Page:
Old 03-21-2008, 11:54 PM
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First of all. I don't believe photo"Journalists" should really be using much photoshop. As it is journalism and altering the picture makes it not "real or unbiased"

I believe that pictures are what makes people pick up most publications. Although it doesn't have to be a *great* picture, just of a topic that interests people. Although most newspaper readers, read the newspaper no matter what picture is on it. Most people are more likely to pick up a magazine with a pretty picture. Newspapers are more likely read by subscribers.

And as I said previously you don't HAVE to have the gear, but if you are really into photography and depending "What kind" you may eventually end up with a lot of money invested.

I have a $1000 camera w/kit zoom lens
a $300 telephoto zoom lens
a $160 used light meter
a $100 camera backpack
a $200 used off camera flash
about $1500 of studio equip and that is just with 2 AB 800s and softbox, umbrellas stands, etc.
another $1000 of backdrop stuff

Now of course that is because I do want to do "studio" photography and you can't do that kind of photography without the equipment which is pretty expensive.

Not to mention I don't even know how much money I spent last semester buying Velvia 100 slide film and having it processed and getting prints. And I have $150 used Nikon film camera with a lens for it.

I want to buy a $1600 lens, I need to buy a new camera, so that I can have my D70 as a back up. Not too mention the other studio equip. Although I understand not everyone wants a studio. But if you like taking pictures of people, or products, and such then you may want one and the stuff is expensive.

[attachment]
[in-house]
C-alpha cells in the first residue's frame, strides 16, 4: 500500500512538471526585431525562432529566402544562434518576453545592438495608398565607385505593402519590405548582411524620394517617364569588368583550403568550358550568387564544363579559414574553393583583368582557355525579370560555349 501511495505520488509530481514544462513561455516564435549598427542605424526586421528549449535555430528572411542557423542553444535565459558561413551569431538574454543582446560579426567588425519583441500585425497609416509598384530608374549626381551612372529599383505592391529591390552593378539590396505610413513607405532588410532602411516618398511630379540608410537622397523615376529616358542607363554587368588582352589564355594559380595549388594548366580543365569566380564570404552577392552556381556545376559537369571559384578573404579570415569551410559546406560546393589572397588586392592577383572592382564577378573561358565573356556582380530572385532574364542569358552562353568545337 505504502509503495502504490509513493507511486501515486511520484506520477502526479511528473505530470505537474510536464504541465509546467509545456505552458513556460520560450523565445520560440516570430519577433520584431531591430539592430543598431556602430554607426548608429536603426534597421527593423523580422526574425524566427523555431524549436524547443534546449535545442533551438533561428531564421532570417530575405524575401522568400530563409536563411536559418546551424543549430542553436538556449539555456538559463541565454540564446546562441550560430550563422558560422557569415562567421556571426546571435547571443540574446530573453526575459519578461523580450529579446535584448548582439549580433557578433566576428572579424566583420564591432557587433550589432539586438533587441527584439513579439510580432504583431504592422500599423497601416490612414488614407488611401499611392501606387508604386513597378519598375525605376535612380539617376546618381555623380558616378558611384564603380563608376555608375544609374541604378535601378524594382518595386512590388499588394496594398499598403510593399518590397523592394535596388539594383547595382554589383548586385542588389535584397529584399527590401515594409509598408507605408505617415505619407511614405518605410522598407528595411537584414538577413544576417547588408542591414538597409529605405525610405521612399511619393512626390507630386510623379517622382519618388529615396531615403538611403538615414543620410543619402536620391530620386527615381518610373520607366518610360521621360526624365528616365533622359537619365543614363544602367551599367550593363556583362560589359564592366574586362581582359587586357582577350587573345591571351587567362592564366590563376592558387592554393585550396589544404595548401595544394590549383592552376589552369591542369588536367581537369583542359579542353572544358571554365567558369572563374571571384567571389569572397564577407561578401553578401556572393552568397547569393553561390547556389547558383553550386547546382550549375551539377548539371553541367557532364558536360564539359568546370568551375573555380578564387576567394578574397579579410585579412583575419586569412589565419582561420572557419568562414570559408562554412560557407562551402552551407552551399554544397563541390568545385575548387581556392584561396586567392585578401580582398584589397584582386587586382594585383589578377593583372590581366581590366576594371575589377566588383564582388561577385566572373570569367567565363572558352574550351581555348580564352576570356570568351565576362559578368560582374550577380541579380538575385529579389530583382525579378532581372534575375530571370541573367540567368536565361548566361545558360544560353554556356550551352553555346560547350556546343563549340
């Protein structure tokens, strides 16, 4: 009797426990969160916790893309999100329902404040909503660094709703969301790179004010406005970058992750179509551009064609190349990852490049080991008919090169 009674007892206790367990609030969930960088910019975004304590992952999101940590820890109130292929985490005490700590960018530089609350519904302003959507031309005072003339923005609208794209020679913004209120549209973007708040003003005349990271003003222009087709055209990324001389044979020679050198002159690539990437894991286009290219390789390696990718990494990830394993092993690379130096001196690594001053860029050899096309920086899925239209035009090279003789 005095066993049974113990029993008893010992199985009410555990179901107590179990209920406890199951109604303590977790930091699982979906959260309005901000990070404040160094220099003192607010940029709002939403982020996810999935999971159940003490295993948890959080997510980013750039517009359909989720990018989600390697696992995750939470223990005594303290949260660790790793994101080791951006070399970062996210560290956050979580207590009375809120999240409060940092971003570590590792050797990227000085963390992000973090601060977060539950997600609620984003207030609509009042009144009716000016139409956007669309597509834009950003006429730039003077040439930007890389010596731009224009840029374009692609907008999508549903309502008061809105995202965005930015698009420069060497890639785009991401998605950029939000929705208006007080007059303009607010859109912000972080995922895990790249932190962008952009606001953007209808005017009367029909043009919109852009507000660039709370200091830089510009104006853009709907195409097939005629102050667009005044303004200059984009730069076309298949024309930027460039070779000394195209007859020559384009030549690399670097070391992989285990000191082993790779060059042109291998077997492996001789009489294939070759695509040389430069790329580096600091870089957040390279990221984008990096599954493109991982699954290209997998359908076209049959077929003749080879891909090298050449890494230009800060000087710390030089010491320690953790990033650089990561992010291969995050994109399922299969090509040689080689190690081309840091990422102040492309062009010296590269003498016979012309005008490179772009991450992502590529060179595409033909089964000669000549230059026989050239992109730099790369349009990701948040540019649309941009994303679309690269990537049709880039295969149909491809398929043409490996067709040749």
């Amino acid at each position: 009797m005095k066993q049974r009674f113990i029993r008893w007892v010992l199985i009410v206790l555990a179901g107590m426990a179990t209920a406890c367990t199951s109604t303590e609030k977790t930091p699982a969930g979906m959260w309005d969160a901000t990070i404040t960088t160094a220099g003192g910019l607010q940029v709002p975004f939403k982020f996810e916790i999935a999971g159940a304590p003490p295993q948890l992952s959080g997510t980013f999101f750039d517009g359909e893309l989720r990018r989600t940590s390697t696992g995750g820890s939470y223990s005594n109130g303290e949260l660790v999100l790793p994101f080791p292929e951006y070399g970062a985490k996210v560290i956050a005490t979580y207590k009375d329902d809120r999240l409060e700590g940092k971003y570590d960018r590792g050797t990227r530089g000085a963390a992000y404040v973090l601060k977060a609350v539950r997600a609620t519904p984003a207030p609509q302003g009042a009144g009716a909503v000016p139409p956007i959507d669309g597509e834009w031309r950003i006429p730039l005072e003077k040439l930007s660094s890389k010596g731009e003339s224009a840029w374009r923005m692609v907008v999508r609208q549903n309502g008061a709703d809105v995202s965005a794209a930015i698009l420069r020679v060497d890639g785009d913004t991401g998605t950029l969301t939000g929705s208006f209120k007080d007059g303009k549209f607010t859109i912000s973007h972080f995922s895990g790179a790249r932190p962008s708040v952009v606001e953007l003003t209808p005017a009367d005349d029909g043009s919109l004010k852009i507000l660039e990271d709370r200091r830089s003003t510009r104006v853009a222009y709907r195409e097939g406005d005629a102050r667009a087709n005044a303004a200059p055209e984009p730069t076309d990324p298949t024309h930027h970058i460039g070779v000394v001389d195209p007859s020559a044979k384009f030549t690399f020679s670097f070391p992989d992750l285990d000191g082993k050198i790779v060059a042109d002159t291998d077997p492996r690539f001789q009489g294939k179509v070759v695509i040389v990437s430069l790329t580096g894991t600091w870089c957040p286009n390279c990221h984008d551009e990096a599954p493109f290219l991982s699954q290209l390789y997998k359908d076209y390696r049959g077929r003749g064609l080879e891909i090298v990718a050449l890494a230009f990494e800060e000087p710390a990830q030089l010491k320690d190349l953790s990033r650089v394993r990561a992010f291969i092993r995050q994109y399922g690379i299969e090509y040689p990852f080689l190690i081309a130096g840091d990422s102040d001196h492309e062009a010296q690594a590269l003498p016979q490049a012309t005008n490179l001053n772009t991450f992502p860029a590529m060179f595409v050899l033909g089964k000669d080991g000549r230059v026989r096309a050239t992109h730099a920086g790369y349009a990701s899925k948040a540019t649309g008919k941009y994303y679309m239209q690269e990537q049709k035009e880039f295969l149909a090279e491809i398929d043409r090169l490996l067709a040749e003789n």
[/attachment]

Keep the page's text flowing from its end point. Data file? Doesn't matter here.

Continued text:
But I was taught by "photographers" not photojournalists. I took a documentary/photojournalism class and I admit that is not what interests me. I much prefer landscape/nature/people photography.

And I am MUCH more critical than just about anyone when it comes to pictures. I took a class where it didn't matter how proud you were of the photo, when it came time to show in class, the teacher would always have a "however....such and such would make this a much better photo." And he was the state photographer of Texas. And I took classes from art photographers (one of which actually had worked in just about every kind of photography there is), and they are probably the most critical of any photographer. So I imagine it might be quite a bit different than having a photojournalist program.

I am sorry, it is just frustrating when every person who owns a P&S camera thinks they can be a professional. Even getting an SLR will not make you a photographer. And some people think the camera is what will make you a photographer. I know my mom didn't like to tell people my degree was in photography, because it sounds like such a blow off major. But I worked my butt off and it is a lot more difficult than it seems. Its not about pointing and clicking a button. It is about soo much more.

I never said it was expensive right off the bat. And I never said the D40 isnt a great camera. I think it is a great camera to start with. I just thought I would point out that if you get really into it, then you will usually start to want more, and all that money adds up.